As Paul Rouse notes in the Introduction to Irish sporting lives, it is striking the number of subjects who either served in the British military or had close personal or family associations with it. This diversity is also reflected in entries for members of the Gaelic Athletic Association, who not only participated in the struggle for independence but at the same time held views that opposed the GAA ban on membership of those who played so-called foreign games or who were in the British army or police forces on the island. As with some of the top sportspeople today, many Irish men and women in this collection could hold complementary identities at once, neither undermining the other. And they too had to negotiate setbacks, injuries, retirements, financial and other personal challenges.
No doubt history felt slow in many respects for those whose sporting lives are explored here but, I dare say for us reading the entries today, it will appear much faster in certain respects. But I urge you to dampen that temptation. Because to know ourselves, in all our diversity and complexity, we have to face ourselves and what happened in the past. And while it is important to let go of history in some places, at other times and in other places it is entirely appropriate to keep one eye on the past, as we do here, and with great sensitivity and maturity.
Since there is a choice about what to include and what to omit in the stories that we tell about sport, and in how we tell them, these sporting lives are especially important. They help us to understand not only how things were different, but also the legacies which remain in the way we see the world and ourselves. We can better understand how we came to be the way we are, and therefore to see many possible futures. Given the destabilising effects of Brexit on Irish–British relations as a whole, and on this part of the world especially, the capacity to envisage and deliver better futures has never been more important.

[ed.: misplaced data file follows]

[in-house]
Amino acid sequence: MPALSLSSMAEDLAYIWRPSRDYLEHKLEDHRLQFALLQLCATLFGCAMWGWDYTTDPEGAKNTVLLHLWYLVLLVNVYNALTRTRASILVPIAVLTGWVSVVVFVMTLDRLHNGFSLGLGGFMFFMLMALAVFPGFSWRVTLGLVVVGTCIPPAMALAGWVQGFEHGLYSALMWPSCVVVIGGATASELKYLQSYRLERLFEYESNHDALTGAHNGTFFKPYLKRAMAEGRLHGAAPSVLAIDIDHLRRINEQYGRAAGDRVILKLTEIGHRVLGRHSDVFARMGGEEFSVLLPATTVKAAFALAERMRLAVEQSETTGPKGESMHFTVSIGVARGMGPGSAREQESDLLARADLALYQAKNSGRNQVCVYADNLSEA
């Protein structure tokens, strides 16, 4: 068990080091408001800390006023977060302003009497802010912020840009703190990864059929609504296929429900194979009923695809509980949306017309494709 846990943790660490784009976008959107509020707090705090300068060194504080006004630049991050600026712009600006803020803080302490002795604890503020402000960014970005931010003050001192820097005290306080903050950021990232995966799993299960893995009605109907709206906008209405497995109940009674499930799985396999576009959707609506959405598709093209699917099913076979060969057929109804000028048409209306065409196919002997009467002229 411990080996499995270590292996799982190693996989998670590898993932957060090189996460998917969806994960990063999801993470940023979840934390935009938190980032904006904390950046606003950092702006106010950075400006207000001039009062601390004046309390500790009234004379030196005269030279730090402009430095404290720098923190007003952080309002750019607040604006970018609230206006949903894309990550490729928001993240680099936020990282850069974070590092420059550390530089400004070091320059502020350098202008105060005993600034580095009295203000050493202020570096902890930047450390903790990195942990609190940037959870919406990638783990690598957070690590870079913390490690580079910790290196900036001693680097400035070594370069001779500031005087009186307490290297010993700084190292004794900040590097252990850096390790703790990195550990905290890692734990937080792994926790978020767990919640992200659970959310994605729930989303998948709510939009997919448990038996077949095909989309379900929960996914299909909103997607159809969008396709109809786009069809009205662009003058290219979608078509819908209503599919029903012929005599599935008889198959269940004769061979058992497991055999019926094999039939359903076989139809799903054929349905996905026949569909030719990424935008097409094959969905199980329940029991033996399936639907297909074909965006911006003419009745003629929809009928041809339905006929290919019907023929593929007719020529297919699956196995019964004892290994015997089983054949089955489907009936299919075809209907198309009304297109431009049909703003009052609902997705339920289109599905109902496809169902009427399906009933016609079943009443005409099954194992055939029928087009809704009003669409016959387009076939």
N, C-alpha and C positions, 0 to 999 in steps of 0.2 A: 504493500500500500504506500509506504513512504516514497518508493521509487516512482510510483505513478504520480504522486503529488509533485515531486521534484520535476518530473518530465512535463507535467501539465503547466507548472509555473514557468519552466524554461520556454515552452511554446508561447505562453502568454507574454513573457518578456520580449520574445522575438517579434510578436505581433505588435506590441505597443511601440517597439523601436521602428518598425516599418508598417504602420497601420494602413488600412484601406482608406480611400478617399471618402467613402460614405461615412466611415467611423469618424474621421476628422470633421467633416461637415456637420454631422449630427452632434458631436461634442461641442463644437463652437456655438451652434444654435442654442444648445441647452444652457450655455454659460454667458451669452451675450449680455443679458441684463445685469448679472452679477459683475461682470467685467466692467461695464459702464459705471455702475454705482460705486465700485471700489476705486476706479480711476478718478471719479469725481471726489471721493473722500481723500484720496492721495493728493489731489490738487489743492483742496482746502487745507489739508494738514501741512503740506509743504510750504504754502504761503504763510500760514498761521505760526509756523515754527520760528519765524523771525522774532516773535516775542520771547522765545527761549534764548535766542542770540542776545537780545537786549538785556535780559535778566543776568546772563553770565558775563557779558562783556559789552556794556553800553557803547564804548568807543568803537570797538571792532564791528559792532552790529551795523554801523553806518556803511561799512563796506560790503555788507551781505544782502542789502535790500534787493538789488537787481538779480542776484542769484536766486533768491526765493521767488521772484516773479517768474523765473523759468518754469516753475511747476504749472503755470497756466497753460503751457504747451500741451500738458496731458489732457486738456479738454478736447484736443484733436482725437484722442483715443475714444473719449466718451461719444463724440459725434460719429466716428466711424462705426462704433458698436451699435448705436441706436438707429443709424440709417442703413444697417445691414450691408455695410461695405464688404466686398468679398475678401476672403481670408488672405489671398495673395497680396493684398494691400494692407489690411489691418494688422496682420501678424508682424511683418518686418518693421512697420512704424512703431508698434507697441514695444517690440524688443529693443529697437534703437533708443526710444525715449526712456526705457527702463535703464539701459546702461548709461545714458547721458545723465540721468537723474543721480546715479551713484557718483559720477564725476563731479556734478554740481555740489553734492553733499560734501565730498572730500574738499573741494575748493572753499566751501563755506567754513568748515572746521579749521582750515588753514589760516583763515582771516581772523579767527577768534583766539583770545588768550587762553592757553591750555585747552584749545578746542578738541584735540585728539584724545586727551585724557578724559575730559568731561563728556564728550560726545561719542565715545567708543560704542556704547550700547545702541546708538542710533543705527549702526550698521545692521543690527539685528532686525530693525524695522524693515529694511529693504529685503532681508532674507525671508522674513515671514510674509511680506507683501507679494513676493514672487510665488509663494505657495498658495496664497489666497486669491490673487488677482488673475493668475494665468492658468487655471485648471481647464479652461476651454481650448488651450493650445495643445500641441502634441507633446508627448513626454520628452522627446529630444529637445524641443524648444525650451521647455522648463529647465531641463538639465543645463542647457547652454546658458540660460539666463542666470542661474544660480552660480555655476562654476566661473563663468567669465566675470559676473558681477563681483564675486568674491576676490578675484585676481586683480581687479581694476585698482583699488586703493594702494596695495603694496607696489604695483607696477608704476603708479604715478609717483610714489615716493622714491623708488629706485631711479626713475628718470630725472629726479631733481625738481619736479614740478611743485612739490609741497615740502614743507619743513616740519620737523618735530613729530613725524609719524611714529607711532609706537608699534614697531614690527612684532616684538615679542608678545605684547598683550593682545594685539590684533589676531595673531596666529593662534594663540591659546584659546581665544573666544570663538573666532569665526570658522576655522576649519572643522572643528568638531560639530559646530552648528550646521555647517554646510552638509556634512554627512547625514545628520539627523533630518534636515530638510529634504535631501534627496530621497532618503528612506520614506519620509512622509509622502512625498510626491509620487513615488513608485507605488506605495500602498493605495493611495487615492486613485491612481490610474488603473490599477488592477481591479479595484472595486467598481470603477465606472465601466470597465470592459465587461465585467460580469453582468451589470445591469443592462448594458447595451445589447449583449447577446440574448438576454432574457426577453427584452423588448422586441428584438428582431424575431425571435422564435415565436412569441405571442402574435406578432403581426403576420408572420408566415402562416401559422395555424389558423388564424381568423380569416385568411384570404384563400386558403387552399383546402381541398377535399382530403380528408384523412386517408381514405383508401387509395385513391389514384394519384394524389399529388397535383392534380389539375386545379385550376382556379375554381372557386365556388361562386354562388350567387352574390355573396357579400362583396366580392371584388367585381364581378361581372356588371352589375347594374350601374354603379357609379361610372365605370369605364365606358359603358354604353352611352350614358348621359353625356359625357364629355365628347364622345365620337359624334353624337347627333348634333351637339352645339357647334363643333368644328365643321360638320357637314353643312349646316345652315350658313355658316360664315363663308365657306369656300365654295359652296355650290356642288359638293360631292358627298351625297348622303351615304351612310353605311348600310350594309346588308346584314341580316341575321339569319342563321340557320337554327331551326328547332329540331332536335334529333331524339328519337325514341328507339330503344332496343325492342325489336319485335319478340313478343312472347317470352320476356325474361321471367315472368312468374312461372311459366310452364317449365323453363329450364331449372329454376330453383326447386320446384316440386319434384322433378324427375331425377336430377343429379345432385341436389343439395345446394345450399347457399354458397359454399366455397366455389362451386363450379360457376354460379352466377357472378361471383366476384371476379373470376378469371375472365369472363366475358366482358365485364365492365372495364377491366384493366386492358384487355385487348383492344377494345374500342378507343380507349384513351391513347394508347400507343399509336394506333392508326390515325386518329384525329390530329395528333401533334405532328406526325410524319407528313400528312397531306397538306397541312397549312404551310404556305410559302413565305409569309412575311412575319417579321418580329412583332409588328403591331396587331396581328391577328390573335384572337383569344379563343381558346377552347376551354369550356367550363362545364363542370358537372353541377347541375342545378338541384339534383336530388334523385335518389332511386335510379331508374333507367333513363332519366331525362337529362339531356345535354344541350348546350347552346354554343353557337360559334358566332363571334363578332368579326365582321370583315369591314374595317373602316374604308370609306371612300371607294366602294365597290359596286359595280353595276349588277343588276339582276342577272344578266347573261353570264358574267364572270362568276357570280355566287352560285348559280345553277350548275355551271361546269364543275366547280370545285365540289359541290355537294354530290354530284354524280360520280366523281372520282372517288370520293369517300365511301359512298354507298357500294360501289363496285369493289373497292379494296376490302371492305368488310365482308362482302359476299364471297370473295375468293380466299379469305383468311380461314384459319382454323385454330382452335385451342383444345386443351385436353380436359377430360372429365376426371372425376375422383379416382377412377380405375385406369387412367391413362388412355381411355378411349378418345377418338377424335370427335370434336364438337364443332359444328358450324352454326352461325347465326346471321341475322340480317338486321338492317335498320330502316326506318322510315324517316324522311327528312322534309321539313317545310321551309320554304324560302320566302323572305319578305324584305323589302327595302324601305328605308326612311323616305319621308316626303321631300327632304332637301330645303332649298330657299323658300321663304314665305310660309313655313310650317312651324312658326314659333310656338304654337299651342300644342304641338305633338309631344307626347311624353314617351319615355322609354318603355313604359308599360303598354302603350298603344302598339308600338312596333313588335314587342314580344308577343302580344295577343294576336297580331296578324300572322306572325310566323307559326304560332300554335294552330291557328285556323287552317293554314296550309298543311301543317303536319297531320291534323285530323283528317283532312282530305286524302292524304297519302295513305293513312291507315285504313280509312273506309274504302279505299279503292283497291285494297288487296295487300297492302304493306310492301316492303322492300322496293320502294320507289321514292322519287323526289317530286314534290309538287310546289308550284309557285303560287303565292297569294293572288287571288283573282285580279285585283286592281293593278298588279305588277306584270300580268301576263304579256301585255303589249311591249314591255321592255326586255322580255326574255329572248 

It was C. Wright Mills’ invitation to us to grasp the interplay between history, biography and social structures. Having read much of this collection already, it should cause us to take stock of official and authoritative notions of culture, progress, what is defined as sporting success, and why I, for one, cannot wait to set aside some more time to read even more of this collection. Irish sporting lives is an important tool that we can use in teaching the current generation and helping them appreciate that today’s opportunities are directly connected to yesterday’s struggles. Congratulations to everyone involved in this endeavour.
Dr Katie Liston, Ulster University, 11 November 2022